In this last segment, I'd like to relate the Honduran situation to the conflict here at Free Radio Ssnta Cruz (FRSC). What did Mel Zelaya do? He tried to conducted an opinion poll, a non-binding referendum on whether or not they should vote in November on whether or not they should convene a committee to write a new Constitution that they could then vote whether or not to adopt. Mel Zelaya isn't a radical, as you can tell by his father's plantation where the SOA killed and tortured. But asking the people what they want is what democracies do. Most human rights groups weren't great fans of Zelaya, who wasn't progressive enough for them. But they're still risking their lives to get him back. It's not Zelaya they're defending, but the people's right to choose.

Three weeks ago, at FRSC, I conducted an opinion poll, a non-binding referendum, asking whether listeners and donors should be considered in programming decisions. Should Free Radio be a democracy in which programmers serve the interests of a respected and participatory audience? Or should it be an oligarchy, in which programmers make the decisions for the good of all? If programmer dues paid all of the bills, I might agree that programmers should call the shots, even if it turned out to be an audio vanity press. But the solicitation of donations, especially with promos touting it as "the people's radio," and Amy Goodman saying "Free Radio is your radio," implies a certain obligation, I think. It's applying the slogans of socialism to a government that's actually run by cronyism.

The reaction to my poll within FRSC was first, an attempt to get me thrown off the station, and then, a three-hour attack on my character by five people with documents and witnesses. It resulted in the censorship of any programmer broadcasting the survey. On the air since, as with the media on Honduras, the question was changed. The right-wing press focused on Zelaya extending term limits, rather than the fundamental issue of whether he had the right to ask the people what they thought. When I tune in, even three weeks later, I hear programmers using abusive profanities in English against people who are trying to get Spanish off the air. I hear anonymous callers, whose voices resemble those of programmers, who interject the Spanish debate into guest shows. I hear messages on the station voicemail of people offended by the PSA that hasn't played for a month. Of course, PSA is a programmer's term, rather than listener survey, which I called it. When the caller says whose efforts he applauds, he starts to say the name of a programmer before he switches it to FRSC.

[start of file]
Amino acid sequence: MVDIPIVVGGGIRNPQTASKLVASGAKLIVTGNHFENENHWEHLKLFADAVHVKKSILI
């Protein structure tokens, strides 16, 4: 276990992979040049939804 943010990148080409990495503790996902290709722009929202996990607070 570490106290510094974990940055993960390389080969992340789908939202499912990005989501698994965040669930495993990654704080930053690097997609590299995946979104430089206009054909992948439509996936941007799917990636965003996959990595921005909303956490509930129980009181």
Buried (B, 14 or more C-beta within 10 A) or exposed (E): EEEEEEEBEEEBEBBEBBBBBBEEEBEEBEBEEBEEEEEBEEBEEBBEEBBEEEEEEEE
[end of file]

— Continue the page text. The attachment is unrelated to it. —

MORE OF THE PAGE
But in all of this, the question has been changed. The issue isn't whether Spanish-language news should or shouldn't displace English language news. The issue is whether listeners can be asked what they think. Are we a totalitarian government in which everyone needs to toe the party line? Once a decision is made behind closed doors, can no dissent be voiced? In Honduras, the stakes couldn't be higher, and yet people are defending the right to choose, even when the candidate wasn't their first choice. At the station, there's no need to present a unified front. No one's life hangs in the balance. We can dissent in a respectful way. Isn't that was free speech is about?

This has been Tereza Coraggio with Third Paradigm. Thanks to Skidmark Bob for editing, production, and sanity checks. Responses and comments can be sent to me here. Our final song is a short little ditty by Chumbawumba called To a Little Radio.

[Chumbawumba – To a Little Radio]

Thanks for listening.